Several years ago I was looking for a photography project that should keep me occupied for a longer period of time. Weeks, maybe months it should be. Turned out it would be years. After shooting mostly street photography for years – be it at home or while travelling – I was looking for something new, something I had never gotten in contact with before.
As Zurich is a rather small city I wasn’t hoping for much but as always my new home town had something to offer that you can’t make up in your wildest dreams. I’m not a sports fan at all. I don’t watch soccer games or the very popular ice hockey matches here in Switzerland. But while searching for a nice photo project I stumbled upon the Oerlikon racetrack where amateur and pro cycling contests take place every week during summer time.
I took a closer look and I was fascinated instantly: the arena is a strange, more than 100 years old concrete block in the middle of Oerlikon’s suburban area where new apartment block are built in a weekly manner. It is maintained by a couple of enthusiasts who want to just keep the place alive for the sake of good velo sport. In the huge pressure of Zurich’s housing projects with too many people sharing too little space it’s a wonder this place still exists in such a great location. So after all I was hooked and although I am not too much into sports I gave it a chance.
The “Offene Rennbahn Oerlikon” (as it’s officially called) was built out of concrete in 1912. The track measures 333.3 metres and it was and still is the place for national and international bike races in Switzerland. It is constructed comparable to an older soccer stadium and it has no roof so all events ake place only during summer time and only when weather conditions are okay. This surely adds to the atmosphere but having no roof makes racing impossible if there is even the slightest sign of rain. The track has steep faces of 40° and more which get slippery when they are wet so it depends a lot on the weather if a race can take place or not.
I still remember when I first entered the Rennbahn. I went there on a sunny Tuesday evening, it was one of the first warm early sommer days and the team of the Rennbahn wrot on their website that a race can take place today as the weather report looks good for the evening. There’s a very special mood during the races. It’s usually a very small but very passionate crowd. Many of the spectators have a strong connection to bicycle racing, be it as a hobby or just fascination. While bicycle racing is – as in most countries – not the most popular sports in Switzerland compared to the ubiquitious soccer or ice hockey, people who go to Rennbahn Oerlikon are usually very attached to bike racing.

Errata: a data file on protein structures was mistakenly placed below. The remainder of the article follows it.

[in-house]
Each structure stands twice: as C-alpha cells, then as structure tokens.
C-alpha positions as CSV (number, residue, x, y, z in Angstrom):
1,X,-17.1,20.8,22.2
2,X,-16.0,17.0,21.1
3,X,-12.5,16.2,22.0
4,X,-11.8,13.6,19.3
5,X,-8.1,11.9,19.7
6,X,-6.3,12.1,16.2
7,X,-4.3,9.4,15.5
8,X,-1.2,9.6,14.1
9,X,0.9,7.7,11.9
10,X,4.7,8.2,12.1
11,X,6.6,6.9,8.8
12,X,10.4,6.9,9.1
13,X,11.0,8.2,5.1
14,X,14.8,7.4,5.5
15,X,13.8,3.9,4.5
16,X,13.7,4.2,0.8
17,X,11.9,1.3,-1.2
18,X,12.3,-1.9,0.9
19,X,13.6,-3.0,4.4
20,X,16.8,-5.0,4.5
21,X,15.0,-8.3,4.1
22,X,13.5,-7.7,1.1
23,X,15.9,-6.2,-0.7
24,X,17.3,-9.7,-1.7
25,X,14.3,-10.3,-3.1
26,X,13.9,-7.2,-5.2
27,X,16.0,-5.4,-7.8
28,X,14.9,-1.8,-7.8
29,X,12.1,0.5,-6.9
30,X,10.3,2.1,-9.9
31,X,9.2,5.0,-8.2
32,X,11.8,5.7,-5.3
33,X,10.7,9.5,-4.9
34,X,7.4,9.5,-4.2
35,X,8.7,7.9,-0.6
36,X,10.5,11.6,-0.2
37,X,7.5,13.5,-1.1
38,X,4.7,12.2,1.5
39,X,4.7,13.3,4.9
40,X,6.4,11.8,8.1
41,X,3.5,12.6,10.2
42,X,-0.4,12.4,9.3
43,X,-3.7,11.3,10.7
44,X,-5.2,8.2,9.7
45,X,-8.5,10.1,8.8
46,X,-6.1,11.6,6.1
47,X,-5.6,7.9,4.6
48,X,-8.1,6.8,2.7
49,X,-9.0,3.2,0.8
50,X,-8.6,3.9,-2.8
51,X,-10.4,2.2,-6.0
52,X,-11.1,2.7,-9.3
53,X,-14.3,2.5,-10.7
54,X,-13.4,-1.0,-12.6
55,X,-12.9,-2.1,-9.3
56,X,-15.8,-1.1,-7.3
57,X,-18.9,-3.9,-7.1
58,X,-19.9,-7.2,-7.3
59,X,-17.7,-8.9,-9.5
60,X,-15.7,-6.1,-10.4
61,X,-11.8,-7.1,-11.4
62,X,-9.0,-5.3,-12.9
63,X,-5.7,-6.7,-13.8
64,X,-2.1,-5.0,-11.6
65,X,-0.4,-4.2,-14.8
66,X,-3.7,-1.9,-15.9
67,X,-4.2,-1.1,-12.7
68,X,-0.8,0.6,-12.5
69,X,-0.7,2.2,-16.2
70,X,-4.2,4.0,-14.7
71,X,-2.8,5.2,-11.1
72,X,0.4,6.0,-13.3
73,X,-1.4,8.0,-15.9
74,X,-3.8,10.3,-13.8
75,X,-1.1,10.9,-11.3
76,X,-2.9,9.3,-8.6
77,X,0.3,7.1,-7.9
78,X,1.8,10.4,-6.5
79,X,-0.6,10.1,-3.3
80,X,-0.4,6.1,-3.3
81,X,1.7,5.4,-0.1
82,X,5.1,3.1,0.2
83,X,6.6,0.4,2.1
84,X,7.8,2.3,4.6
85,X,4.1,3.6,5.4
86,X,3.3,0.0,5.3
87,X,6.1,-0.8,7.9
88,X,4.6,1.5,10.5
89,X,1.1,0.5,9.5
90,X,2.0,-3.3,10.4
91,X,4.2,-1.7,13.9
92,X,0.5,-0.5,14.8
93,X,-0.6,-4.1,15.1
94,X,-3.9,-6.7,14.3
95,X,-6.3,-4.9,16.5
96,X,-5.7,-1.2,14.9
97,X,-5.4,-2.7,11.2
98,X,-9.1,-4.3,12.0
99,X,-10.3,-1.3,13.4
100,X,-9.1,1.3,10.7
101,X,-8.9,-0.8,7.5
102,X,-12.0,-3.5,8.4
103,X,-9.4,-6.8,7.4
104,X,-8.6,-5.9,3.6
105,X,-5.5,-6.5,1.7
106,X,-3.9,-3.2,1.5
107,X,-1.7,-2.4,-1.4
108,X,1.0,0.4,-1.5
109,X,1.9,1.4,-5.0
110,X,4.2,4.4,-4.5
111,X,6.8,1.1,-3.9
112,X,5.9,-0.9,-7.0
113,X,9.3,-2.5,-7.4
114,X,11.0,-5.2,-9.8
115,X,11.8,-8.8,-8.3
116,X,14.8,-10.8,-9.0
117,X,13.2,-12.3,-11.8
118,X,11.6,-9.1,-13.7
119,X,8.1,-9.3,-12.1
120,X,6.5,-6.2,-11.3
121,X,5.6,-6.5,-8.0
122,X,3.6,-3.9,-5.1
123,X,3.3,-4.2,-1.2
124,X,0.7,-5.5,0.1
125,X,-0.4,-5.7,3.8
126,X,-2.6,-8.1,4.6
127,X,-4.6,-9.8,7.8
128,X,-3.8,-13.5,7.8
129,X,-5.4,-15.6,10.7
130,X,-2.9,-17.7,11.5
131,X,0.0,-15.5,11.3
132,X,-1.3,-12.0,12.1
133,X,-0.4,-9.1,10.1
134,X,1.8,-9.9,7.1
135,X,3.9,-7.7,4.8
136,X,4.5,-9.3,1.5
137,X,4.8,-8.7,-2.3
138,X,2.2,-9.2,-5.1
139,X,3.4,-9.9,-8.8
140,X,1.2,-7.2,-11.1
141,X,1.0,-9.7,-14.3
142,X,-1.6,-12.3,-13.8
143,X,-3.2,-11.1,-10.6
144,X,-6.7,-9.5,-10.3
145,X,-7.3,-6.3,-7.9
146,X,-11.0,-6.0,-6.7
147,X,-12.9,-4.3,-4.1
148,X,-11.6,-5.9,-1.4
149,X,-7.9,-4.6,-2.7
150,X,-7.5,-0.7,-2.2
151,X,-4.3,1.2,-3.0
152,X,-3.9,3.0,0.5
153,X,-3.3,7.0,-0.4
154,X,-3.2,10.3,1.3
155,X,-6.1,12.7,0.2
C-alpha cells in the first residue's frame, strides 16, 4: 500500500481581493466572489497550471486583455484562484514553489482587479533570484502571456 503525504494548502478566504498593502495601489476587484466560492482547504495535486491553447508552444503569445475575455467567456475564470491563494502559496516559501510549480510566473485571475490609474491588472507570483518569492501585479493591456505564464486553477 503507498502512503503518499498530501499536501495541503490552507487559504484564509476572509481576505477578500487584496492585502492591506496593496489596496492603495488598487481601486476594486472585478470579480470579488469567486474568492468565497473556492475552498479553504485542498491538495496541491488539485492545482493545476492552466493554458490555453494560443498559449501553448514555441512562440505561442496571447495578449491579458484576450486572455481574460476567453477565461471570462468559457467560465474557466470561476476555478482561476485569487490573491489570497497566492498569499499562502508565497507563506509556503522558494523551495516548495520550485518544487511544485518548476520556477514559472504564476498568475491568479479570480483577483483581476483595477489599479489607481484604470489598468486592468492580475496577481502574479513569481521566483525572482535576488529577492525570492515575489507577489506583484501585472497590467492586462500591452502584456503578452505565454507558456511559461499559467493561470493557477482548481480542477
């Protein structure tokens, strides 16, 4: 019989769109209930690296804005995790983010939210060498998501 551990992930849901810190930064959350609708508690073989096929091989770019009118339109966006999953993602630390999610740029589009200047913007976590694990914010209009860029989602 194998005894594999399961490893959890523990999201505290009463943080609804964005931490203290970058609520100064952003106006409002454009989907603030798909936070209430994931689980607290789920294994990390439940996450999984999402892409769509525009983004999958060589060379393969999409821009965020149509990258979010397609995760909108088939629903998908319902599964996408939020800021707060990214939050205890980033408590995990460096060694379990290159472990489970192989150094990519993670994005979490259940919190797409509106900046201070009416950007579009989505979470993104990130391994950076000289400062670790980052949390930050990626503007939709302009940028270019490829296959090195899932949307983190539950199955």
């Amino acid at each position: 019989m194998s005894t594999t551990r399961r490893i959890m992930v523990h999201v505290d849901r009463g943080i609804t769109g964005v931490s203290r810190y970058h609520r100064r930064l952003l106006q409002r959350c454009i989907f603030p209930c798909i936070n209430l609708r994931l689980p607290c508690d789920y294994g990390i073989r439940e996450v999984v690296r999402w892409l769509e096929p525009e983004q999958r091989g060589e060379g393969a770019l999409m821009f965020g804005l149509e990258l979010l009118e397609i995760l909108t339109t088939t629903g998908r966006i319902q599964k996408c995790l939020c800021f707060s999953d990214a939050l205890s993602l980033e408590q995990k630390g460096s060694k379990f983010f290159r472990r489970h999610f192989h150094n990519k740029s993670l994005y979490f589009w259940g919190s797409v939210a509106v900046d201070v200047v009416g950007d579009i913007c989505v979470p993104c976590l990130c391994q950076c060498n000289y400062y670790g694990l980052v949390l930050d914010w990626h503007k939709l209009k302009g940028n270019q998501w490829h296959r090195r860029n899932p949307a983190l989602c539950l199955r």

When you enter the arena you can feel that instantly and I liked it enough to go there every now and then for several years now. Also they manage to make everything as cozy as possible. They sell Bratwurst and beer so you don’t starve whil watching other people exercising. Sometimes it almost felt like a big barbecue party only with some people racing in circles.
If the conditions are good enough you will experience several races per evening. Usually there are juniors, amateurs and pros fighting for some points in different disciplinces like knock-out rounds or eliminiation races. There are even some very strange races where every bike has its own pacemaker whick is basically a motorbike. As I said, I’m not a sports guy but even to me the races are quite fascinating and exciting to watch.
Photography-wise there I noticed some things when going to the “Offene Rennbahn”: as it is a rather small community of enthusiasts everything is very open in the racing arena. You can move freely wherever you want. You can even go to the preparation camp where the cyclists prepare for the races and they are always open for a small chat. People are friendly and very helpful in general. Of course there are hired photographers who take the official race photos and the presentation ceremonies but they never minded me hanging around and taking some photos. Obviously with the Leica MM you don’t look like a real competitior to them.
I was happy to still have my Leica M Monochrom, which is my last remaining digital camera (after I fell in love again with analog photography some years ago). On the race track you often have conditions of low light and fast cyclists that need a lot of patience or good luck if you shoot film. Digital makes sense as you can just spray and pray (as fas as a Leica M allows spraying), you can easily switch ISO and you are not bound to 36 exposures per roll (or 12 if you shoot 6×6). Many times I came home with 300 shots only to have a single frame that looked okay so film is not really an option here. I still wonder how the photographers managed to get some nice shots back in the 60’s when cycling was more popular but I guess they were just a lot more used to the restrictions of their equipment.
Conclusion of this article:
It’s great to try ot something new.
It’s challenging and totally worth the effort.
It’s good to leave your comfort zone every now and then.
“Offene Rennbahn Oerlikon” is totally recommended to have a good time.